Thursday, September 16, 2010


This has been a month where I've found it difficult to go near the kitchen. Busy days that leave you in no mood to cook, or to take pictures, or to sit down alone with your thoughts in front of a computer screen. Couldn't even think up of a sentence or two to accompany an article... Burned out, I was.

I guess I needed a healthy dose of protein to pep me up.  In the September 2010 issue of Martha Stewart Living I found this recipe for steak, and it's a winner!!! Making it was fun, and it got me back into the kitchen, back to my usual routine. Routine sometimes can be good. Now I want to buy more of this cut and make the recipe again. I'm not even that much of a red meat eater. Yet this was so good. The challenge was to buy an inexpensive cut of meat such as flank or skirt steak, marinate it, grill it or broil it, and see how by marinating an inexpensive cut of meat, one can have a tender and delicious steak for dinner. The magazine offered two recipes for marinade: a Latin, and a Mediterranean. In keeping with the theme of this blog, I chose the Mediterranean recipe.

First thing I did was to pound the steak well. This breaks down the fibers and tenderizes the meat.

Then I cut it into serving pieces that I placed into a container to marinate. After grilling, the pieces were further sliced into thin strips.
My butcher did not have skirt steak, and he had just ran out of flank steak, so he recommended a similar cut, called flat iron steak. Flank and skirt are cuts from the beef abdomen, flat iron is a cut from the beef chuck.

The flat iron steak was inexpensive, moist and tasty. I served it with a salad of arugula and tiny pasta beads (acini di pepe, which means peppercorns). Also for accompaniment I used some olive tapenade. The idea for the salad came from Food and Wine magazine. All in all this made a nice dinner, with a nice amount of leftovers, which is always good. This was a really tasty dinner!

Here's the steak sliced up with the olive tapenade on top.  No pink in this steak, I love mine well done!

Flat Iron or Skirt Steak, about 1 & 1/2 lb
4 tablespoons 
olive tapenade
For the marinade:3 garlic cloves
1 teaspoon fresh rosemary leaves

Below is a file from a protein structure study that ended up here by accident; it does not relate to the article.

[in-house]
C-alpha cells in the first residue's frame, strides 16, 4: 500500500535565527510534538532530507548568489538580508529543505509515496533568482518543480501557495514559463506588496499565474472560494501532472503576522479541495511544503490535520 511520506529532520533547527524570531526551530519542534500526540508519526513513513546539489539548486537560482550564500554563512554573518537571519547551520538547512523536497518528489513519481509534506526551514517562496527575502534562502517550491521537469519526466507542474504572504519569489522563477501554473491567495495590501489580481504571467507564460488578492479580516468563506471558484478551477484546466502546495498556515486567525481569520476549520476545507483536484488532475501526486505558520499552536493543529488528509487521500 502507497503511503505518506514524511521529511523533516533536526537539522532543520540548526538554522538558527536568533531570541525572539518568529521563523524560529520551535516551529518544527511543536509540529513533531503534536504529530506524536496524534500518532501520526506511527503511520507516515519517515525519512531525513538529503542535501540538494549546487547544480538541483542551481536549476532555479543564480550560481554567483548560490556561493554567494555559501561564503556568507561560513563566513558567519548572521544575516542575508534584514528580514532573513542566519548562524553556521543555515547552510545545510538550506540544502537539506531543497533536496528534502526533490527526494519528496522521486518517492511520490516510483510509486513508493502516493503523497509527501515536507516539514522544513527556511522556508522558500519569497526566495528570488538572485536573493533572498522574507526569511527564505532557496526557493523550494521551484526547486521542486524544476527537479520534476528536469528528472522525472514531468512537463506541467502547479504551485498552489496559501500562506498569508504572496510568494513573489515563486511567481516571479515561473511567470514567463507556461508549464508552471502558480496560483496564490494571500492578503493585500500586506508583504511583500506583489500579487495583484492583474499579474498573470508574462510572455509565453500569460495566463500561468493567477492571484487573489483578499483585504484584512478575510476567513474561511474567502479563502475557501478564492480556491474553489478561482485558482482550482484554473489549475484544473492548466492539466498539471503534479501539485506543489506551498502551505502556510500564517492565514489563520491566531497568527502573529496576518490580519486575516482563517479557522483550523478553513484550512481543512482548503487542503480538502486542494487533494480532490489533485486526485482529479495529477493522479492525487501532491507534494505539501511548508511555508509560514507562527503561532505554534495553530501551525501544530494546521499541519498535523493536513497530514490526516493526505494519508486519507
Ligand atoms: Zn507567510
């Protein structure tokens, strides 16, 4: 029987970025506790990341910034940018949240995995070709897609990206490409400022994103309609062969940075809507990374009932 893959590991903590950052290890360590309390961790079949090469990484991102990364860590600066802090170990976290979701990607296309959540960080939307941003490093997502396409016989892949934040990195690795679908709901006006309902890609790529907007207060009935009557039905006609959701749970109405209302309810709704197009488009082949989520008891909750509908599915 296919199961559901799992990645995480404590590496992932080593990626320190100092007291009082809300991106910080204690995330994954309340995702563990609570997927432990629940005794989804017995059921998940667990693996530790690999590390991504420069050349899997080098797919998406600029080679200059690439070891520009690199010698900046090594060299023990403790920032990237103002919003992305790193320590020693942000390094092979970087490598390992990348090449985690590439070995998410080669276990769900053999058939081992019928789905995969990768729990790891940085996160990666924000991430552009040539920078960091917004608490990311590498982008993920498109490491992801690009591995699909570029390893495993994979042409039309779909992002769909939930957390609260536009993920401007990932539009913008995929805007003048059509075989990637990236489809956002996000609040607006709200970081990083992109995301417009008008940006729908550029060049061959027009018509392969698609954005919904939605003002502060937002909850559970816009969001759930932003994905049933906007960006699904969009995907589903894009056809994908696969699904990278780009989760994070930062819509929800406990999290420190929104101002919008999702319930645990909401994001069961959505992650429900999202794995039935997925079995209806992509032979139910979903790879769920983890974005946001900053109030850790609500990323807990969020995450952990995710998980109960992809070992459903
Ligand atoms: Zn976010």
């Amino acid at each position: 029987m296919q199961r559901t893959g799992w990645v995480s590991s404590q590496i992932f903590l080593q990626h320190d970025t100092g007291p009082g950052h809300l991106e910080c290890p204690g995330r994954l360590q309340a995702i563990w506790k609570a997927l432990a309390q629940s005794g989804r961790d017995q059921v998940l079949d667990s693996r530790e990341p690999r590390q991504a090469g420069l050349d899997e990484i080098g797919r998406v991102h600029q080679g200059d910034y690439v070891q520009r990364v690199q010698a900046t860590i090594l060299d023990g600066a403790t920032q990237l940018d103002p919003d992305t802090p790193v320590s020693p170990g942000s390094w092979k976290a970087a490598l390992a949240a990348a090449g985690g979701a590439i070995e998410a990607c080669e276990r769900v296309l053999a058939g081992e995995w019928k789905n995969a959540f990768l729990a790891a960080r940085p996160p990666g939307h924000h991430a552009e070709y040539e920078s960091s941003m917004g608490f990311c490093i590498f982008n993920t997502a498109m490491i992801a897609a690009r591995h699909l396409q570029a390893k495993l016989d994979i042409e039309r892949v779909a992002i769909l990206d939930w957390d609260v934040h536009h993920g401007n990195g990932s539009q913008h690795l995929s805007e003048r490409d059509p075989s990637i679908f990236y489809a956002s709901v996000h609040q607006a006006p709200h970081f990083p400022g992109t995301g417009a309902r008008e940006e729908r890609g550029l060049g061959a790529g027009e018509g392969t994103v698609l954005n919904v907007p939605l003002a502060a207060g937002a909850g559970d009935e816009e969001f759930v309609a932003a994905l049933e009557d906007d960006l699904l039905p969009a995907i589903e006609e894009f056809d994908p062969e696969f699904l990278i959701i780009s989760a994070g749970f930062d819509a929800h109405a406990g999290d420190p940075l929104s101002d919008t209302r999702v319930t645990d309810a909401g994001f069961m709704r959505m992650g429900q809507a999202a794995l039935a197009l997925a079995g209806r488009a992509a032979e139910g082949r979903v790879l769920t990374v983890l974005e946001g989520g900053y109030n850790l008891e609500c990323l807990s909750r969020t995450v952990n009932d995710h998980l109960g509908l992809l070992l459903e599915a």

Salt & pepper to taste
5 tablespoons olive oil
4 tablespoons balsamic vinegar

For the salad:1 medium red onion cut crosswise in ½ inch slices
1 orange peeled, quartered lengthwise and thinly sliced crosswise
4 large radishes, thinly sliced
5 ounces baby arugula
1/2 fennel bulb, thinly sliced
2 tablespoons fresh lemon juice
1/4 cup extra-virgin olive oil
1/2 cup acini di pepe pasta

  1. In a food processor mix the garlic, rosemary, salt and pepper, oil and balsamic vinegar. Place the steak in a bowl and pour the marinade over. Marinate in the refrigerator for at least two hours, or if you can, marinate it overnight, particularly if you are using skirt steak.
  2. Cook the pasta according to package directions.
  3. Grill the onions and steak. (I like steak to be well done, so I grilled it for 4 minutes per side). Let it rest 10 minutes. Let the onions cool slightly, then coarsely chop them.
  4. Into a large bowl add one tablespoon of the tapenade and the olive oil. Whisk the lemon juice into the mixture and season with salt and pepper. Add the orange slices, arugula, fennel, radishes, pasta and grilled onion and toss well.
  5. Slice the skirt steaks thinly across the grain and arrange on plates. Spoon the olive tapenade over each steak, place some of the salad alongside, and serve.


  1. This must be really good, especially the salad. I must find out what flat iron steak is or, for that matter, skirt stake. I am very bad at meat cuts, I do not know the names for them in my language (they are meaningless to me), let alone in English. But I shall find out because this is so appealing.

  2. Yay! I'm so glad you liked it! I tried the Latin marinade and we loved it so much we made it again the next night. I noticed that skirt steak was on sale this week at my grocery so I might just have to try the Mediterranean marinade now! Thanks for trying this with me